Monday, August 13, 2012

Love is free.

Sometimes we walk away from love, be it romantic, platonic, or familial. We walk from it because the pain is too great, or because we feel enslaved by the other. Somehow by giving our heart to another person, we give them the power to hurt us, and this is dangerous because they so often do. So, we run.

This is no small reality; it can break connections that never should be broken, or it can break connections that should never have occurred in the first place. My question is, how do we love freely despite this?

I believe that true love is free. It is a gift freely given, with no expectation. No expectations! This seems to me a difficult, if not impossible, task. We spend our whole lives collecting expectations, consciously or not, and when they are not met, we get angry, hurt, disappointed, et cetera. I'm still trying to figure out how to love without expectation, and so far what I've discovered is that 1. it's hard, 2. it takes daily recommitment, and 3. it involves the oh-so-fun process of letting go. (Ah, letting go. Yet another task that we're supposed to know how to do without any specific instructions.)

Anyway, I also think that free love is given with the idea that the one being loved should have the freedom to be themselves, to make their own choices and mistakes, and to pursue their own heart's desire... Even if their heart's desire is not you or what you want for them.

Ouch, right? This is the fuel that makes people run from relationships because it just freaking hurts. If those we love don't meet our expectations, causing pain or disappointment, we may walk away to protect our hearts. I'm not saying this is always a bad thing to do. Sometimes the best way to love someone is to walk away from them. Sometimes we do have to force separation to save ourselves. I've done this myself.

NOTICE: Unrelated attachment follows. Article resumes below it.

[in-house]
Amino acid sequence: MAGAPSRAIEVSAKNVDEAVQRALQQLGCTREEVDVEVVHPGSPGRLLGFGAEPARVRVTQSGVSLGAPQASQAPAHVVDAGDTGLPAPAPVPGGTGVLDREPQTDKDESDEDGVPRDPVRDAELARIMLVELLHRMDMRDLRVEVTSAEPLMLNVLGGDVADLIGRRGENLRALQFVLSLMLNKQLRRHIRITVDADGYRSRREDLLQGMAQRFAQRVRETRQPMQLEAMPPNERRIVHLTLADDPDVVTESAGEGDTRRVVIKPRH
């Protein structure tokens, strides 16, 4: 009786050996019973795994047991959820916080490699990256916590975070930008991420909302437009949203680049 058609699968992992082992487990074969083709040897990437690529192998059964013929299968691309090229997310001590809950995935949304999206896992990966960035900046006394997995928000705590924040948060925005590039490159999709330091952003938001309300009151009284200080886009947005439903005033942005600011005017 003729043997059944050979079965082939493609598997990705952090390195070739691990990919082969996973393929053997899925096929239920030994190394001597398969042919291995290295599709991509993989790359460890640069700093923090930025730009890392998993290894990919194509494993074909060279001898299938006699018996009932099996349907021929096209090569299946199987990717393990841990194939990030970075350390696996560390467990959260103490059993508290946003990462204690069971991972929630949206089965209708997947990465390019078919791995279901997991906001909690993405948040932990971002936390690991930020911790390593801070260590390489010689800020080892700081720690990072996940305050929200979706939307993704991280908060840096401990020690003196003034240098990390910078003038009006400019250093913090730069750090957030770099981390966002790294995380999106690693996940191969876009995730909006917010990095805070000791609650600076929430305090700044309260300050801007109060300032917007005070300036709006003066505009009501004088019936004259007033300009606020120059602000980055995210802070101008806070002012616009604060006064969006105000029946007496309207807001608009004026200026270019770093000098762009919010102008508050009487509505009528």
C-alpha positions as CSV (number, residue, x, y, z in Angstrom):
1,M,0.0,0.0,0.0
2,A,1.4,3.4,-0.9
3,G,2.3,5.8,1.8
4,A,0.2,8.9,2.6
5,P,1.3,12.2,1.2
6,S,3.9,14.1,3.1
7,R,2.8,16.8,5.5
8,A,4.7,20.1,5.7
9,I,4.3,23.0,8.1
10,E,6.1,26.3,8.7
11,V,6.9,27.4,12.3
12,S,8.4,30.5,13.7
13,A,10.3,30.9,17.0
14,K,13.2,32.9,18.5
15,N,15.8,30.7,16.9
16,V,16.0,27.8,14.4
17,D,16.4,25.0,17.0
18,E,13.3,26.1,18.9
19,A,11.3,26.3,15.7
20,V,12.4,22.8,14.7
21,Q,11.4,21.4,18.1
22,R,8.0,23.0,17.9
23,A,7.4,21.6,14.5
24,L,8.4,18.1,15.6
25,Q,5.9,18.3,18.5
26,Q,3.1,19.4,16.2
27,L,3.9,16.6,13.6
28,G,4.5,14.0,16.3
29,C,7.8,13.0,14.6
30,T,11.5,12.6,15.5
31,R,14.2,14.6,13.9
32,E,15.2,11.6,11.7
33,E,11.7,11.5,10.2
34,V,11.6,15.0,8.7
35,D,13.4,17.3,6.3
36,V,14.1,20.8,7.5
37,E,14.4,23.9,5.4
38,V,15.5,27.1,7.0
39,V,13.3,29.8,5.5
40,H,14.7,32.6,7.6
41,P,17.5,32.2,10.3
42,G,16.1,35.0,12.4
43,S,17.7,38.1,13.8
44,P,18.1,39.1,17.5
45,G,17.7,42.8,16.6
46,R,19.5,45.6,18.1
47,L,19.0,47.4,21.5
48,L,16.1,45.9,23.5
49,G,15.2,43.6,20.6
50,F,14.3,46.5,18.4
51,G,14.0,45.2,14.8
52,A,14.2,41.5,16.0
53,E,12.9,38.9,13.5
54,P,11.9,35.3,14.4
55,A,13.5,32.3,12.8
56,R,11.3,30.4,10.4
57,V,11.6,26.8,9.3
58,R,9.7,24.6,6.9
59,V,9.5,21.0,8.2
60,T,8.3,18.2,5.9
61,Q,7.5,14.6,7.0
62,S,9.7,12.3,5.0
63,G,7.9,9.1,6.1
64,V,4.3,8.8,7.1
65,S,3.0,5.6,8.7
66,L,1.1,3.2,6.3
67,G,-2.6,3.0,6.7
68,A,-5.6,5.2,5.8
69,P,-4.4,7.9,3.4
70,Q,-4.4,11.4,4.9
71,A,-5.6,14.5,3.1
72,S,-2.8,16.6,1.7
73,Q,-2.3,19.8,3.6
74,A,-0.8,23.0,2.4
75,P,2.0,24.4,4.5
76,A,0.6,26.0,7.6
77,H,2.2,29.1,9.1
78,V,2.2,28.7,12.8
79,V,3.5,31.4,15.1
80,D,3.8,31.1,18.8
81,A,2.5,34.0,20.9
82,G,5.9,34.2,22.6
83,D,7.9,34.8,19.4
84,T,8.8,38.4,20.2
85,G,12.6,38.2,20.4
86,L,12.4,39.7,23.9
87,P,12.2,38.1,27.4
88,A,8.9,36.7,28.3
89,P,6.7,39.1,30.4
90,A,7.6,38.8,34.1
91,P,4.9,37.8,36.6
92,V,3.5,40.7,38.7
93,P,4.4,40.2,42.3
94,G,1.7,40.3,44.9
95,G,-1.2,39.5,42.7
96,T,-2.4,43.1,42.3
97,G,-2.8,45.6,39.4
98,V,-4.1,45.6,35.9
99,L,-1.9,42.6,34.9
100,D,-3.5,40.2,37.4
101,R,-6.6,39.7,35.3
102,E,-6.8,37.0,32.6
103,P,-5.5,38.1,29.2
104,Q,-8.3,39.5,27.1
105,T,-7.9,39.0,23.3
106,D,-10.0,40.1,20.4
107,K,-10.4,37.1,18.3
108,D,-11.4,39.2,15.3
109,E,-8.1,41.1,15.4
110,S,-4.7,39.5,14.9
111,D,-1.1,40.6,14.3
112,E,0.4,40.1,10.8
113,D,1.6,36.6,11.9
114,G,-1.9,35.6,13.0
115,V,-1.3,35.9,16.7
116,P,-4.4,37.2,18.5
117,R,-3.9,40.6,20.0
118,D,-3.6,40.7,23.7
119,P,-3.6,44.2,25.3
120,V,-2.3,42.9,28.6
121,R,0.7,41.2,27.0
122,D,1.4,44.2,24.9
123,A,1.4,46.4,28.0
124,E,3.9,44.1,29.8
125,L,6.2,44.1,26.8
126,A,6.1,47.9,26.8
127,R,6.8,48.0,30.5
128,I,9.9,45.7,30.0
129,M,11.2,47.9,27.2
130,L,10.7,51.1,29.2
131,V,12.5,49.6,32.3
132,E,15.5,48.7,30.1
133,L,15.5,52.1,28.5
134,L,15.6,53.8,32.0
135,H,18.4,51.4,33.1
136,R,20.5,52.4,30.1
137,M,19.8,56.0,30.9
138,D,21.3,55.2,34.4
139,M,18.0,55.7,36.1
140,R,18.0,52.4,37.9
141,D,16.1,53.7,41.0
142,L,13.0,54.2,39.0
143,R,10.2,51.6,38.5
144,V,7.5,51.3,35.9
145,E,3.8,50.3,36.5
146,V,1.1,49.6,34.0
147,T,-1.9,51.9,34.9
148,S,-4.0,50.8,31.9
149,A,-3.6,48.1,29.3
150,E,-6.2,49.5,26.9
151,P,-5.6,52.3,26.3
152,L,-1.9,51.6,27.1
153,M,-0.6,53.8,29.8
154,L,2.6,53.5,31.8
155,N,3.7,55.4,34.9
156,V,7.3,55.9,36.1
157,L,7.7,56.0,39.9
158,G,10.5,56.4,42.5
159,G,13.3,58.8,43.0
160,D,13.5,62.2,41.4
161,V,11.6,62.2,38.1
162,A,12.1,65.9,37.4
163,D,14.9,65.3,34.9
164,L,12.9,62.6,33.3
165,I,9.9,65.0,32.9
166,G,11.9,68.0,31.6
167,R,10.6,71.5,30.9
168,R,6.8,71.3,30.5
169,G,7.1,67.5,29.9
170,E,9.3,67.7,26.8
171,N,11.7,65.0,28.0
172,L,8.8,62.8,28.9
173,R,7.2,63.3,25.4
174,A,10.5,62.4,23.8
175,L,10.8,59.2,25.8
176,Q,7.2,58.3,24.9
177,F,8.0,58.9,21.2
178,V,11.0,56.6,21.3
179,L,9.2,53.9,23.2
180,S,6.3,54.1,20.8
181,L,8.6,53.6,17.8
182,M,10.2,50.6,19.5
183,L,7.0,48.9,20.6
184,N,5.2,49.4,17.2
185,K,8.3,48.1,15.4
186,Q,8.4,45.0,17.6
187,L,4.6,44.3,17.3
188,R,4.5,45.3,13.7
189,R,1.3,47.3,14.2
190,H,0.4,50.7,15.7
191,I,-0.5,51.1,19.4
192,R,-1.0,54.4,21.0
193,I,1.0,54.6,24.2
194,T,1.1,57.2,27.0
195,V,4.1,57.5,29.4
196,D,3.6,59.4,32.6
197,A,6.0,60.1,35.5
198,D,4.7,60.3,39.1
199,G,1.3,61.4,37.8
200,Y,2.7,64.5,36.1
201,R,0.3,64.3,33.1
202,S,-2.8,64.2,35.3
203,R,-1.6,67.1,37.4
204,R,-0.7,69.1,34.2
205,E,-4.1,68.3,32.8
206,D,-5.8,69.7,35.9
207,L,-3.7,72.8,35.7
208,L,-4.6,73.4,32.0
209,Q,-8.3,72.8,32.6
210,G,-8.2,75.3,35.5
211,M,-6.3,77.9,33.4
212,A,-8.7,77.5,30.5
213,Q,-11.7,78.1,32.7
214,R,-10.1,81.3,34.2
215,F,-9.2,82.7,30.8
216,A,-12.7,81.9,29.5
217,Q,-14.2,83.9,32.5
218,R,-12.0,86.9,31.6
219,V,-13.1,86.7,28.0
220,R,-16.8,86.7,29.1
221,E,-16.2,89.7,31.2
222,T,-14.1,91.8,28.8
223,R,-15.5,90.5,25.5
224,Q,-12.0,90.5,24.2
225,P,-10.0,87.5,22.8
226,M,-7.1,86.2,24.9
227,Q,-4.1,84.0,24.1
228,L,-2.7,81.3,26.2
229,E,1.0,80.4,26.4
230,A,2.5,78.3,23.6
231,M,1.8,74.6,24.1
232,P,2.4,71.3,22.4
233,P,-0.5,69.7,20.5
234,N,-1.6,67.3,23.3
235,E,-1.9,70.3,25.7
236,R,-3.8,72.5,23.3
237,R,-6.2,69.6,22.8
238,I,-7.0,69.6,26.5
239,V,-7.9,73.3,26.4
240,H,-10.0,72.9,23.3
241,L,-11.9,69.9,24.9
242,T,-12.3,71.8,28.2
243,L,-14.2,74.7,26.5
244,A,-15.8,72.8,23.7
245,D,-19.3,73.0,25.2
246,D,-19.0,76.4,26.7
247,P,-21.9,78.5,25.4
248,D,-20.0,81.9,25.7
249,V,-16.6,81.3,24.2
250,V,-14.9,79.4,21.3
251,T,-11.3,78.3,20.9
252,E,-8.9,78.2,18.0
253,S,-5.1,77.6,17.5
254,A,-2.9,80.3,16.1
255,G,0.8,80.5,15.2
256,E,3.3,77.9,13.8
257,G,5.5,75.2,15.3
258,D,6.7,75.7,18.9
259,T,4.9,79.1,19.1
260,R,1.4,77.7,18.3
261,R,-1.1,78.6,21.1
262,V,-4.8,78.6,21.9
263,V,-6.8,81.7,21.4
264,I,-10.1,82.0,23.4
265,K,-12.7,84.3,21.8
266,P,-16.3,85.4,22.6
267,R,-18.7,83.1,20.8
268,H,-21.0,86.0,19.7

But sometimes I wonder, what if we're not supposed to run every time? What if we let go of our expectations long enough to see that true love thrives without them? Who would still be in our lives?

If love is truly free, we must love without the expectation to be loved the same way in return. The point of love is not to receive, although that is the hope. The point of love is to love, even if we have to love from afar. Distance doesn't dilute its existence or purpose. Love has only the boundaries we place on it.

... Of course I could be totally wrong about this whole notion. I've got a lot of loving and learning to do.

"The success of love is in the loving - it is not in the result of loving.
Of course it is natural in love to want the best for the other person, but whether it turns out that way or not does not determine the value of what we have done." - Mother Teresa

"And the person who loves wholeheartedly feels free." - Paulo Coehlo

3 comments:

Pomeranian Catholic said...

Your posts often remind me a lot of Hans Urs von Balthasar's thoughts on love. Here's a sampling:

"After a mother has smiled at her child for many days and weeks, she finally receives her child's smile in response. She has awakened love in the heart of her child, and as the child awakens to love, it also awakens to knowledge: the initially empty-sense impressions gather meaningfully around the core of the Thou. Knowledge (with its whole complex of intuition and concept) comes into play, because the play of love has already begun beforehand, initiated by the mother, the transcendent."

http://www.ignatiusinsight.com/features/vonbalthasar_love_sept04.asp

The Pre-Primary Team said...
This comment has been removed by the author.
MarieG said...

There is a design, an alignment to cry
Of my heart to see,
The beauty of love as it was made to be

-Sigh No More, Mumford and Sons